Patrick Ehret, Attorney at Law in Germany, Attorney at Law in France, Spécialiste en Droit des relations internationales (Certified Specialist in International Law in France)
Cœur Défense – The Court of Appeal annuls the Sauvegarde proceedings
The effects of the insolvency of the American investment bank Lehman Brothers in the Parisian business quarter La Défense are still keeping the French courts busy. By order of the Parisian Court of Appeal on 22 February 2010, the so-called Sauvegarde proceedings, which had been opened by the Parisian Commercial Court at first instance on 3 November 2008, were annulled.

The centre of this dispute is the largest office building of Europe with 180,000 sqm by the name of Cœur Défense. As its name suggests, this building is situated in the heart of the Parisian business quarter La Défense. It was built in 2001 at the price of €600 million and acquired by the American investment bank Lehman Brothers together with General Electric Real Estate at the price of €2.11 billion. This acquisition was financed by a credit of €1.64 billion which was sold as a certified bond to a pool of approximately 30 banks led by BNP Paribas.

After the American investment bank Lehman Brothers filed for Ch11 creditor protection in the Insolvency Court in New York on 15 September 2008, the securities of the bank pool had become worthless. In view of this, the proprietor of the office building, the association HOLD (Heart of La Défense) feared that the banks would claim the premature repayment of the credit and filed for the opening of the so-called Sauvegarde proceedings with the Commercial Court Paris. In an order on 3 November 2008, this motion was accepted concerning the association HOLD and its holding based in Luxembourg, the company named Dame Luxembourg.

French insolvency law makes it possible for the debtor to file for the opening of so-called Sauvegarde proceedings without actually being insolvent. The submitter must only prove that he is confronted with insurmountable difficulties which could lead to insolvency. Since the reform of the Sauvegarde proceedings which entered into force from 15 February 2009, these liability requirements were further simplified. From now on the difficulties need not even incur the possibility of insolvency.

In the course of the Sauvegarde proceedings the association HOLD attained the acceptance of a plan postponing the repayment of the credit to 2014 (instead of 2012).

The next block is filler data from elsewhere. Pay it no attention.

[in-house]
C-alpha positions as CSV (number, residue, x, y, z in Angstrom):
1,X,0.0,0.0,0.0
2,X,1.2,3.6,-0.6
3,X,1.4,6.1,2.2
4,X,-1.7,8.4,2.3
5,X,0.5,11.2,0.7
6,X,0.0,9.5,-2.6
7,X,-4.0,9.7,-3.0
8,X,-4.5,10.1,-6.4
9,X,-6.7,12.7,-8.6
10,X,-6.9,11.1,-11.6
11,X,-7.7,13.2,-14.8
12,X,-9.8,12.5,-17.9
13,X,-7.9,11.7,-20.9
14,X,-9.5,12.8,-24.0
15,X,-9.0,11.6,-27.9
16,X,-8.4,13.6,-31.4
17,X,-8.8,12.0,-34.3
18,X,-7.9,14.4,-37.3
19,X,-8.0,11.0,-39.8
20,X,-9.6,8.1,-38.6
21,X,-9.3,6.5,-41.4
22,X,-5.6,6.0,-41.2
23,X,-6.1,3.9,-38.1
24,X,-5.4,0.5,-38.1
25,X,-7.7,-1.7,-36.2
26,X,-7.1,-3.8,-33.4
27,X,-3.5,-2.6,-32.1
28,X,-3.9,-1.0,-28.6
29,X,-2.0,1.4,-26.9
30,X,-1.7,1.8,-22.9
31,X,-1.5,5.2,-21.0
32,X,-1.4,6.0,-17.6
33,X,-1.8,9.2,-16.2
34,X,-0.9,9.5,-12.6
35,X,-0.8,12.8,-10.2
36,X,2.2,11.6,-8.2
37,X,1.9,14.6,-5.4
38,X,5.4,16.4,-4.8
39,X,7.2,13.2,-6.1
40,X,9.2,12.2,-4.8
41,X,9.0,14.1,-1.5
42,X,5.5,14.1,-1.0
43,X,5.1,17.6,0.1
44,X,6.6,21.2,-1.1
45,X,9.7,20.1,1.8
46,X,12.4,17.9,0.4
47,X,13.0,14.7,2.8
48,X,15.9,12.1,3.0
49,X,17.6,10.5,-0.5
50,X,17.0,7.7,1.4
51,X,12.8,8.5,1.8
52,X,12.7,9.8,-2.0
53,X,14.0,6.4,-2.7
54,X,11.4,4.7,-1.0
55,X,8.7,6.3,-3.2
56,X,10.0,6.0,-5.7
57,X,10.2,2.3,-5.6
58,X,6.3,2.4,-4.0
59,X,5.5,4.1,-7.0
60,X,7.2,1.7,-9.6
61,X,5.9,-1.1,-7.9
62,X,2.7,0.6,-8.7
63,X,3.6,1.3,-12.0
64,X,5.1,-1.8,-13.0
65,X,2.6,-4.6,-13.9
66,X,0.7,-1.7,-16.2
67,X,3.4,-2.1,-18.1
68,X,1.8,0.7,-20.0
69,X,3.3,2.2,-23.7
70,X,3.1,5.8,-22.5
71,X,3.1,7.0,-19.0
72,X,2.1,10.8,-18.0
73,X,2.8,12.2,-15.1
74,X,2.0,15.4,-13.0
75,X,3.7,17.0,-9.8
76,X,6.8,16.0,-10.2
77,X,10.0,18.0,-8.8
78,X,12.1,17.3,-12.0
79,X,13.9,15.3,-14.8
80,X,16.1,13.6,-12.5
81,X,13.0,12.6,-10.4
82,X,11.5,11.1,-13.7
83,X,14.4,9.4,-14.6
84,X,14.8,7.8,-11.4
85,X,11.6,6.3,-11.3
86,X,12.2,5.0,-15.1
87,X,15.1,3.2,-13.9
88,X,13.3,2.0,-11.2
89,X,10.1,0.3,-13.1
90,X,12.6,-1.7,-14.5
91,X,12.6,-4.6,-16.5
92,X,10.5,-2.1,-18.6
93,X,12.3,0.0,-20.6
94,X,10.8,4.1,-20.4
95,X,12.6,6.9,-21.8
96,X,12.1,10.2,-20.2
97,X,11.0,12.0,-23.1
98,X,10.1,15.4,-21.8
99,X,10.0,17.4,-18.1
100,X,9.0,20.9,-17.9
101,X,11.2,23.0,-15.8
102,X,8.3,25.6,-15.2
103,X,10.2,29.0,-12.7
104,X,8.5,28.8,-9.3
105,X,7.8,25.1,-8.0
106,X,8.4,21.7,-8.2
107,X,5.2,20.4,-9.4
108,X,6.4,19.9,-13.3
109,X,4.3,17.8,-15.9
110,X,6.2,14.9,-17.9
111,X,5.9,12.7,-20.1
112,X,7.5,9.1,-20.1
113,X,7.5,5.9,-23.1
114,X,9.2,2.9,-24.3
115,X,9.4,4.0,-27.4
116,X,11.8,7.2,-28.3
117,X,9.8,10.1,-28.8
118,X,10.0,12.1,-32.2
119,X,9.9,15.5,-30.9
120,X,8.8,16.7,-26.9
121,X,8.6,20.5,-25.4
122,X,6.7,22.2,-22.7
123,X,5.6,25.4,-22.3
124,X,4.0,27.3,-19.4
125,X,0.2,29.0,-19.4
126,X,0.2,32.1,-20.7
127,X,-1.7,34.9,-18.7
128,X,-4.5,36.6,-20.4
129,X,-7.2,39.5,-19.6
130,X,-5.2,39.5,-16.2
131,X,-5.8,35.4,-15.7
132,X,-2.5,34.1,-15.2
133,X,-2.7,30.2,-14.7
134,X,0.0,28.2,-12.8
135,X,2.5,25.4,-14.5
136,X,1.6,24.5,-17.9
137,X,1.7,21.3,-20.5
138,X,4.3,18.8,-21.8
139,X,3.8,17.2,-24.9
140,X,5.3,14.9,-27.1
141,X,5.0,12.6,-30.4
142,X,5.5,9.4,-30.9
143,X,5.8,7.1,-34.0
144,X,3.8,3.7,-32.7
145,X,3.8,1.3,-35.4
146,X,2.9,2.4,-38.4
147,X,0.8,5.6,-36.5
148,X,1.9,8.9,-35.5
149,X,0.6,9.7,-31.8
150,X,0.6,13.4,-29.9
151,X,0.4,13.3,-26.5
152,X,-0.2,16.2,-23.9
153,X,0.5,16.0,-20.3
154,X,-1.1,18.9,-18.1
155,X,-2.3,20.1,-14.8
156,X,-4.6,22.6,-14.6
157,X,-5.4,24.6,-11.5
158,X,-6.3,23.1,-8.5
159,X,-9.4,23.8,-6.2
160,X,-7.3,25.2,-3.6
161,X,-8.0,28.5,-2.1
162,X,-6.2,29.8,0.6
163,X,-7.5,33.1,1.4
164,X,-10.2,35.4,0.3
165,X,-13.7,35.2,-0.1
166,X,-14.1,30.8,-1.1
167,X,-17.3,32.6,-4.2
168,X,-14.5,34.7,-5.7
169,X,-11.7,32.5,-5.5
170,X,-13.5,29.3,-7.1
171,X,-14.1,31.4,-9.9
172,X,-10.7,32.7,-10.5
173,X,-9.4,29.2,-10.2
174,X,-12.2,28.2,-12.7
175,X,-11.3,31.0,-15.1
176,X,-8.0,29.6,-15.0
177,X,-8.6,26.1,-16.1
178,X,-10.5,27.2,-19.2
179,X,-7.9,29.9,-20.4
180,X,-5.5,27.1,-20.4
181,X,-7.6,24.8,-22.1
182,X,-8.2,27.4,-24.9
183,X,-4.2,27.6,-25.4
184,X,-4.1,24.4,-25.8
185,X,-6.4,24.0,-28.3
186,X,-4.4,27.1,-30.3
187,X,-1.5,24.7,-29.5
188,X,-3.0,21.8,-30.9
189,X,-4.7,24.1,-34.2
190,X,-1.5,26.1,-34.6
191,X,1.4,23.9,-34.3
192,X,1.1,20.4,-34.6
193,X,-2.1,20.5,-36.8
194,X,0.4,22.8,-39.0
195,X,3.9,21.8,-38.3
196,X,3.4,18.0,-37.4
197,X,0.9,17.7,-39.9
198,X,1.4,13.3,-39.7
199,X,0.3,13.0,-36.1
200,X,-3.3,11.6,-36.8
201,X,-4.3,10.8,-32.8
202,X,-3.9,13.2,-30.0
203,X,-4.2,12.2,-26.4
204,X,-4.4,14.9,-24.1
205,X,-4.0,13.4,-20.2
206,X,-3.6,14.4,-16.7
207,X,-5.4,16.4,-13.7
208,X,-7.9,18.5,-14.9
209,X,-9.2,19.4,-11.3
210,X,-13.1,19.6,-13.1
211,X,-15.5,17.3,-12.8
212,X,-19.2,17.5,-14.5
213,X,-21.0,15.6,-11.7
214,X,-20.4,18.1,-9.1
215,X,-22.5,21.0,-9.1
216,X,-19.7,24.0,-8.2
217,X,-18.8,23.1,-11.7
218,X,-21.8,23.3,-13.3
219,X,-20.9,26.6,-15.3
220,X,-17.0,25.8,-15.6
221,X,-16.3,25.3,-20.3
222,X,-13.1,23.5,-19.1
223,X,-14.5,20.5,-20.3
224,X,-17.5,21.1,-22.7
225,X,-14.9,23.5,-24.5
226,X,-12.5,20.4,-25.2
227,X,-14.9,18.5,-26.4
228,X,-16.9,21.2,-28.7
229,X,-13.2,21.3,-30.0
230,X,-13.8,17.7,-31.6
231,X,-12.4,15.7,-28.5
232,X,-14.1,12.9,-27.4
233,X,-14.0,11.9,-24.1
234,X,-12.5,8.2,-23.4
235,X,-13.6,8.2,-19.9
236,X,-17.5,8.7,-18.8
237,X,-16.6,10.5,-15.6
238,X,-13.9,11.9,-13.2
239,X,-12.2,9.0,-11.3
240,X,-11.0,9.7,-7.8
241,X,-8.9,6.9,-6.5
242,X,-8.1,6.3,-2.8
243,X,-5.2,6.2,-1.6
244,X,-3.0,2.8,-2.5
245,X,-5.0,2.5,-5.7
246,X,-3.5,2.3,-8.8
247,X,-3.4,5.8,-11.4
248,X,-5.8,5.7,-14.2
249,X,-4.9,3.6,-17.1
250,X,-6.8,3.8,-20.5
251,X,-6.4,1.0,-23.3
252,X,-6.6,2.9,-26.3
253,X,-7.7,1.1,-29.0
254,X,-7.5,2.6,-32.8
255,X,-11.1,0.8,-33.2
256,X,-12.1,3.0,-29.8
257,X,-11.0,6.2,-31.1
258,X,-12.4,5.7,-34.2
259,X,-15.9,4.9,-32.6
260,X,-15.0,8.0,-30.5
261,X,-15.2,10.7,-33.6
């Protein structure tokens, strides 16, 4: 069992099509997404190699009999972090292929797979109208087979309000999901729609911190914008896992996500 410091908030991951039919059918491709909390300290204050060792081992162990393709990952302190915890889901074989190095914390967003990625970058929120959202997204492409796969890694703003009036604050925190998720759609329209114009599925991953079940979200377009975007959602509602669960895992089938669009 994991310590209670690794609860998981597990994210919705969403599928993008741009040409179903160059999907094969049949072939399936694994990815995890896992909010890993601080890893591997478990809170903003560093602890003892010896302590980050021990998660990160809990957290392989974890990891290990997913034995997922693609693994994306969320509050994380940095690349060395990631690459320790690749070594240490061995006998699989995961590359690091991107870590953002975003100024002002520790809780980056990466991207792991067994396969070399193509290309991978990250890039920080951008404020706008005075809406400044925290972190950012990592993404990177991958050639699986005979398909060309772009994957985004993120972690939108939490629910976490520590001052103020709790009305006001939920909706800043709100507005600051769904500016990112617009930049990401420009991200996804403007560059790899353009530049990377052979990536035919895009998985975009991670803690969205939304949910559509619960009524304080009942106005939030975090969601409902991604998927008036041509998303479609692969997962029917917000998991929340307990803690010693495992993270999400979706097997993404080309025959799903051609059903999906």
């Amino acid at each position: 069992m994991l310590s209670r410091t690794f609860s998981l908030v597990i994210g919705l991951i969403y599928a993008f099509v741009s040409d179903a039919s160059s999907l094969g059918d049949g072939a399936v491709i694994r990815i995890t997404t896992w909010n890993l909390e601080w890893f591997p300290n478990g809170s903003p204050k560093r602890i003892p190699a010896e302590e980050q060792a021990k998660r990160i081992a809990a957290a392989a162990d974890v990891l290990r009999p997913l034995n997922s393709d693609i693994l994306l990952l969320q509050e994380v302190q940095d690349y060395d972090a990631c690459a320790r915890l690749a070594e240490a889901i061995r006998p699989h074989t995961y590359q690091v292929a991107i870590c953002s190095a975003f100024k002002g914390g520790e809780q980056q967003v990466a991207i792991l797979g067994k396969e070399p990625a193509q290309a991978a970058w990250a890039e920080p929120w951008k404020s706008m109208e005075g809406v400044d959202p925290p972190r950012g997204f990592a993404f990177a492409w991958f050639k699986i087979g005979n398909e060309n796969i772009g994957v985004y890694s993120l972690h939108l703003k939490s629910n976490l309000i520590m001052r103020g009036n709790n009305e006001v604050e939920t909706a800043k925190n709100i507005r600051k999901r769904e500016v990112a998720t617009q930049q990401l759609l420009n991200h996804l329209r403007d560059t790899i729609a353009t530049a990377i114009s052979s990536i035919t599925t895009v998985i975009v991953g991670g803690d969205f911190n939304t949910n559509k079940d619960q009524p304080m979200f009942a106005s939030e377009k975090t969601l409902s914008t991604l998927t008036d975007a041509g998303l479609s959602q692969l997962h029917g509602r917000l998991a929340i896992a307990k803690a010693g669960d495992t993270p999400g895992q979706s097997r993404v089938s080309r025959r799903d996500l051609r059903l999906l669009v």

Due to the order of the Parisian Court of Appeal annulling the insolvency proceedings, this plan de sauvegarde, too, has become redundant. The Courts of Appeal have also confirmed that the banks have access to the rental income to the amount of approximately €50 million per year via the security of the so-called Cession Dailly.

The association HOLD has lodged an appeal against the order of the Parisian Court of Appeal with the French Court of Cassation. However, an order of the highest French Court of Justice can be expected in one year at the earliest.

In France, the order of the Parisian Court of Appeal, in which it is explained that the association HOLD was actually not confronted with difficulties which would have justified the opening of Sauvegarde proceedings, is regarded as cornerstone for the legal security concerning certified bonds, especially so-called Asset Backed Securities (ABS).

Despite this success, the office building of the Cœur Défense should further keep the courts and legions of lawyers busy. At the moment, negotiations between the creditors and the association HOLD are taking place in order to refine the business model and to consider a restructuring of debts. Until now, however, the opposing parties have only agreed on one point: in light of the situation of the real estate market in Paris, the association HOLD should under all circumstances not be forced to sell the building.

Patrick Ehret, Attorney at Law in Germany, Attorney at Law in France, Spécialiste en Droit des relations internationales (Certified Specialist in International Law in France)